One of the primary features of this invention comprises the usage of a uniquely shaped elevated base, one that sits within the approximate bottom of a container, and which includes an aperture therethrough, so that it may be positioned, centrally, within the pot, during usage. The elevated base has a series of opening provided therethrough, and which allows for water and other moisture, excessively, to pass therethrough, and into the bottom of each container, for retention therein, and which moisture is available for further wetting of the potting soil, arranged upwardly thereof, within the pot, to sustain the life of any plants, and to assure that adequate moisture is provided thereto, over an extended period of time. Each elevated base has a unique shape formed having one or more integral wells provided therein, and extending downwardly into the central water reservoir, so that the potting soil that is arranged above the elevated base, and which extends down into each well, that soil within the well will be continuously exposed to the water, to provide for the absorption and migration of moisture upwardly, to sustain the wetting of the potting soil, during usage. Each elevated base extends outwardly to the inner proximate surface of the flutes formed of each planter, and the purpose for this is to sustain the potting soil thereabove, but yet allow and provide sufficient clearance for excessive water to enter downwardly into each pot, preferably at the central location where the water reservoir collects the water for further moisturization of the potting soil, but that the water at the outer edge of the elevated base, when it bypasses that portion of the base, and enters downwardly into the bottom of the pot, such accumulated water is allowed to drain from the planting pot into one or more planters arranged and stacked therebelow, in order to provide for multiple planter watering, whenever moisture is added to the upper planters, during usage. Furthermore, the contiguousness of the elevated base in proximity with the inner surfaces of the lower planter, internally thereof, further prevents the creation of flow paths, which under certain circumstances could allow for insects, such as mosquitoes, from entering into the central water reservoir, and forming a breeding ground thereat. Hence, the technical design of the elevated base as structured into the formed planters of this invention have attributes far beyond just functioning as flower pots, and not only furnish means for maintaining the critical moisturization of the potting soil within each planter, to channel excess water into the central reservoir region, which extends soil wells into the water, so as to constantly moisturize and wick water upwardly into the potting soil, while at the same time, acting as a hindrance against providing a breeding ground for insects, during usage. Furthermore, the main supporting trays for the stacked pots can either be applied and held onto a railing, one of standard size, or the wheeled structure for the modified tray allows for the easy transfer of all of the stacked pots, which may collectively have significant weight, to other locations, as desired.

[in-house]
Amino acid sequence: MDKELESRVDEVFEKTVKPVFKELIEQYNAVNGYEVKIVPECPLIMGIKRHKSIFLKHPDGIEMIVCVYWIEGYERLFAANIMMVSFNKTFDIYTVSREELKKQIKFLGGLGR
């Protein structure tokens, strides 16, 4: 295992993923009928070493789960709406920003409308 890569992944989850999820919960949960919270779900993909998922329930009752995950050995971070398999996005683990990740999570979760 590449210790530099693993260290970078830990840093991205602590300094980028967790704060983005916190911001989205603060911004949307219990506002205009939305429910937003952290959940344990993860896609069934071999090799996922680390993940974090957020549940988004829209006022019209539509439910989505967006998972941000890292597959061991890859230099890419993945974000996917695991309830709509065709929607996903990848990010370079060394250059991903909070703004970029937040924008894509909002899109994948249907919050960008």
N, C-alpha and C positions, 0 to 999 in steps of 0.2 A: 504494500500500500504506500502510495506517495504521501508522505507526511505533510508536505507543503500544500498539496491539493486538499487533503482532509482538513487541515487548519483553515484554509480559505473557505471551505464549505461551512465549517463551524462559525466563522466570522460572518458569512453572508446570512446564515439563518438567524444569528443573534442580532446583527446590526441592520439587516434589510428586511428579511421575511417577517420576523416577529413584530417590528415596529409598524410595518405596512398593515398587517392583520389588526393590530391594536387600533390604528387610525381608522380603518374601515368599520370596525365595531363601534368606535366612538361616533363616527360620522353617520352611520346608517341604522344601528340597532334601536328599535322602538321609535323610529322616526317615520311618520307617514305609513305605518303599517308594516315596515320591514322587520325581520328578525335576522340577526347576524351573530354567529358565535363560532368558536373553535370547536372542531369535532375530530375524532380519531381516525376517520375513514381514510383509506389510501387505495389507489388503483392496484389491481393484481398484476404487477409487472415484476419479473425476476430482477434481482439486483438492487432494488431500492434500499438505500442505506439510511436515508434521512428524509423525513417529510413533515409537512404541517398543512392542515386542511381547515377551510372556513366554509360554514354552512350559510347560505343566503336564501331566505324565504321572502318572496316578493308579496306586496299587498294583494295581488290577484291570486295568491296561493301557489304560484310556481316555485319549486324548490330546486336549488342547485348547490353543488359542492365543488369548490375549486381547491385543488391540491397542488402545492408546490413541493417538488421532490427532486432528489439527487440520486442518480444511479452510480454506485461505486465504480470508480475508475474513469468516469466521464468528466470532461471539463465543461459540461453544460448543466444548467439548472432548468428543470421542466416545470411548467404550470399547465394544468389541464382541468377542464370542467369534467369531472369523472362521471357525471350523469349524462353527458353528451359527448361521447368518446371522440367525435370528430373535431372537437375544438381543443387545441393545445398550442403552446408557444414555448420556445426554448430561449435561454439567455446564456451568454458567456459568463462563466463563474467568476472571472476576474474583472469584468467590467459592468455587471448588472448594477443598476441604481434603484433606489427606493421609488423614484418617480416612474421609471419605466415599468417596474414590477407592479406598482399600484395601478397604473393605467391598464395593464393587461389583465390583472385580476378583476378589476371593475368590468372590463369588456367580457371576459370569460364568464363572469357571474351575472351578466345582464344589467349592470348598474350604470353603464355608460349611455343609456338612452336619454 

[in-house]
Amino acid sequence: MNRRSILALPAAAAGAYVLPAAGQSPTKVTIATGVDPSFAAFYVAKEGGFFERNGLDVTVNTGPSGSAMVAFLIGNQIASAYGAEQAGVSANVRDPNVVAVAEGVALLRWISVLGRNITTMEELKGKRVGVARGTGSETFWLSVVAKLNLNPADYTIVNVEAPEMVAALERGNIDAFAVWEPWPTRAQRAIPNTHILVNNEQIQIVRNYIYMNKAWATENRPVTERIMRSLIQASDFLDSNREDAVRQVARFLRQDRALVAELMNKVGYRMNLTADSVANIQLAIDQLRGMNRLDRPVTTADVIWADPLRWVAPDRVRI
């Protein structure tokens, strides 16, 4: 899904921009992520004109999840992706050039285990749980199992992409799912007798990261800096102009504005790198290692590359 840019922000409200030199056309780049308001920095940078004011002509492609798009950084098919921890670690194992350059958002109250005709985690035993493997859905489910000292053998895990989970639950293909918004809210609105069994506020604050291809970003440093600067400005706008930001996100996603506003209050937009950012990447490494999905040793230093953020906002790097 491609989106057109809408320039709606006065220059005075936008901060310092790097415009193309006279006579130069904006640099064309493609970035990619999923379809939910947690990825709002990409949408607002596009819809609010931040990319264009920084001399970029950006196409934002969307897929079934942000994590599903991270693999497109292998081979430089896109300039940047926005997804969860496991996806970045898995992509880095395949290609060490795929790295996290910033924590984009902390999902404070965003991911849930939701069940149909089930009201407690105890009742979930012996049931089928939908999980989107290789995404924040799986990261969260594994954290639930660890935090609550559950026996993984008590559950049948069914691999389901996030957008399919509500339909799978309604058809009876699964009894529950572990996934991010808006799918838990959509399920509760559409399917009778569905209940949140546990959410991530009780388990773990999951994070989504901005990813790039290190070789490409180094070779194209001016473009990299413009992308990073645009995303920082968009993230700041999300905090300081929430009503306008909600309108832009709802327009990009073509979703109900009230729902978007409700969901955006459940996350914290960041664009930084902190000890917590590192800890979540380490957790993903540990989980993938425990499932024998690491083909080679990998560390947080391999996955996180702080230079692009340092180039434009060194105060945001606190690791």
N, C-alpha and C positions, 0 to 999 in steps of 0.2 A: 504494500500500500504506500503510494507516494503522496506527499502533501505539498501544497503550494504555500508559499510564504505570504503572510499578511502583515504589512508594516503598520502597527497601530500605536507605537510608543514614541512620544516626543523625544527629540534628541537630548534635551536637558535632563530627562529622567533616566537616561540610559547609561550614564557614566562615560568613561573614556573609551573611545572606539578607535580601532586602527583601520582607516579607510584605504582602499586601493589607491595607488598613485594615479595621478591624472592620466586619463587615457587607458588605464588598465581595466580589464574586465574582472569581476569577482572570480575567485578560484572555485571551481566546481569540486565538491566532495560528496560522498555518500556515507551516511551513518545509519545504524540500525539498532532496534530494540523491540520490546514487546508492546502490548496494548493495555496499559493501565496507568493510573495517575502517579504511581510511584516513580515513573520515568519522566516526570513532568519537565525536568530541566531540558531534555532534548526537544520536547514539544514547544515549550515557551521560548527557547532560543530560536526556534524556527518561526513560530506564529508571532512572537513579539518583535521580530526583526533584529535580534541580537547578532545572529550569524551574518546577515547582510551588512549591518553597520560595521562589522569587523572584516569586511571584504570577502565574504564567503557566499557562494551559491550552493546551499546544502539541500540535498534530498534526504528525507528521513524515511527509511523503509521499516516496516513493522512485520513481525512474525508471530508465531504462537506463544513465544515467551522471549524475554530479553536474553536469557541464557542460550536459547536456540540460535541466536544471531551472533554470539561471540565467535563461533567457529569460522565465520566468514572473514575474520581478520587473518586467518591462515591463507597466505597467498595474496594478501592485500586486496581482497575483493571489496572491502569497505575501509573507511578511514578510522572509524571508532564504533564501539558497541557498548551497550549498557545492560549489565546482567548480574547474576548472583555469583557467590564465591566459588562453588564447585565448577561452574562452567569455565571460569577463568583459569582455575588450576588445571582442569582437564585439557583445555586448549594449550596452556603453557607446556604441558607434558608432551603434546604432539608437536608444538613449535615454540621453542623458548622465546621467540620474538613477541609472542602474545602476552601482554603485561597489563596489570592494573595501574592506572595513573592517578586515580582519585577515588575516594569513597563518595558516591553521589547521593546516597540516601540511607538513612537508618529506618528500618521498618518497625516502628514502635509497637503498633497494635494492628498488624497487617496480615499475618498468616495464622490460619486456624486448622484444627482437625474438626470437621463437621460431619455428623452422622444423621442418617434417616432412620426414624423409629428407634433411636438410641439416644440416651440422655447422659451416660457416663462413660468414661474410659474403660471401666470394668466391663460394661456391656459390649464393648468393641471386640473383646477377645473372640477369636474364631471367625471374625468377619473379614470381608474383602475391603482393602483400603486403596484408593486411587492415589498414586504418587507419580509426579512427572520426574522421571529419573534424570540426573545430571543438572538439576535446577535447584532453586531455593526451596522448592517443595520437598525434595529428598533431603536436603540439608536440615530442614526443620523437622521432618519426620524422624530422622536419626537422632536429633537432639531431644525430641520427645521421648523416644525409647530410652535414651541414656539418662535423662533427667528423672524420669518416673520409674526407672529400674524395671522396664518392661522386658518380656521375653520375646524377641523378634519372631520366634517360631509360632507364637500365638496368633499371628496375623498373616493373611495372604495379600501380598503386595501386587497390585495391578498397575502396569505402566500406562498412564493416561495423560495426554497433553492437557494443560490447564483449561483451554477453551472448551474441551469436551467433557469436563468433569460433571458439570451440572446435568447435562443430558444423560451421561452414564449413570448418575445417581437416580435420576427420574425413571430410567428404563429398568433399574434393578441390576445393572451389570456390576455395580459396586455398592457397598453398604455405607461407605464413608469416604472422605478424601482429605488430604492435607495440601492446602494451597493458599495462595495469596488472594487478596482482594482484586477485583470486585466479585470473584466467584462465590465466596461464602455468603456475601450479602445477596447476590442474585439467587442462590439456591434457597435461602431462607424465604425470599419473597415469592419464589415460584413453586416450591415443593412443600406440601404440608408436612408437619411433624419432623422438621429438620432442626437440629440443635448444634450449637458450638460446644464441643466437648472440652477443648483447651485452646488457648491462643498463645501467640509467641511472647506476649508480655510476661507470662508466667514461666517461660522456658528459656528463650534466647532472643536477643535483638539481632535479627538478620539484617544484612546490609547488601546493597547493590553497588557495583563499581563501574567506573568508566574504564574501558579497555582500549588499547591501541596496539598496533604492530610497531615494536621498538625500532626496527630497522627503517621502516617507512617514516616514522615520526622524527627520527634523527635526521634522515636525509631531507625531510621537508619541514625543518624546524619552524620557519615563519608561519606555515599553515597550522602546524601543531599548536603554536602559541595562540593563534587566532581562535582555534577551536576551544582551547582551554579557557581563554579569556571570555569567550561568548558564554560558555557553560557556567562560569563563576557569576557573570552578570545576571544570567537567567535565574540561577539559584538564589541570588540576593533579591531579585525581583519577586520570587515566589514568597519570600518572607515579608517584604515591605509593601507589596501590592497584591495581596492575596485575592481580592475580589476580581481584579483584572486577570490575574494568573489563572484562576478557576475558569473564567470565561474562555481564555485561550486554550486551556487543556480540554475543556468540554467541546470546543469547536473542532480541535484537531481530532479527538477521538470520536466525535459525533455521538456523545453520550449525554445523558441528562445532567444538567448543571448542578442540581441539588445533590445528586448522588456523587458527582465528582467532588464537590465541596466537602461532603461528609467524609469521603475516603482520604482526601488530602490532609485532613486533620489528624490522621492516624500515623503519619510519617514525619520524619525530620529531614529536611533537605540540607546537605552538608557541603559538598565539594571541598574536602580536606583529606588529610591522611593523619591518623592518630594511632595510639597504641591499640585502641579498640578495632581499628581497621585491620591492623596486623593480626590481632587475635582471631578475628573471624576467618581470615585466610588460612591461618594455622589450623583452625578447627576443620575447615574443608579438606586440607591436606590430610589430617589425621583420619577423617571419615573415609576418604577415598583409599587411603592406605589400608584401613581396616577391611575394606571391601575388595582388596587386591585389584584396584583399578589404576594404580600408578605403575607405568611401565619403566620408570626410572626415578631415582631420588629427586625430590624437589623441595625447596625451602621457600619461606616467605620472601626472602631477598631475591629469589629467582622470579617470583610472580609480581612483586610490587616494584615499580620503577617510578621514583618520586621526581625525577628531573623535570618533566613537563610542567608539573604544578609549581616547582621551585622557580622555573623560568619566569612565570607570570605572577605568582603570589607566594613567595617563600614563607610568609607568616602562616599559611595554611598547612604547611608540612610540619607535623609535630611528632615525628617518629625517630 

It may also be commented that wicks, such as made of fabric, cotton, paperboard, or any other wicking material, may be used for extension through the elevated base of each planter, for assisting in migration of water contained within a container's reservoir to migrate upwardly into the potting soil, to further aid in the retention of its moisturization, and preservation of any plant life that is planted therein.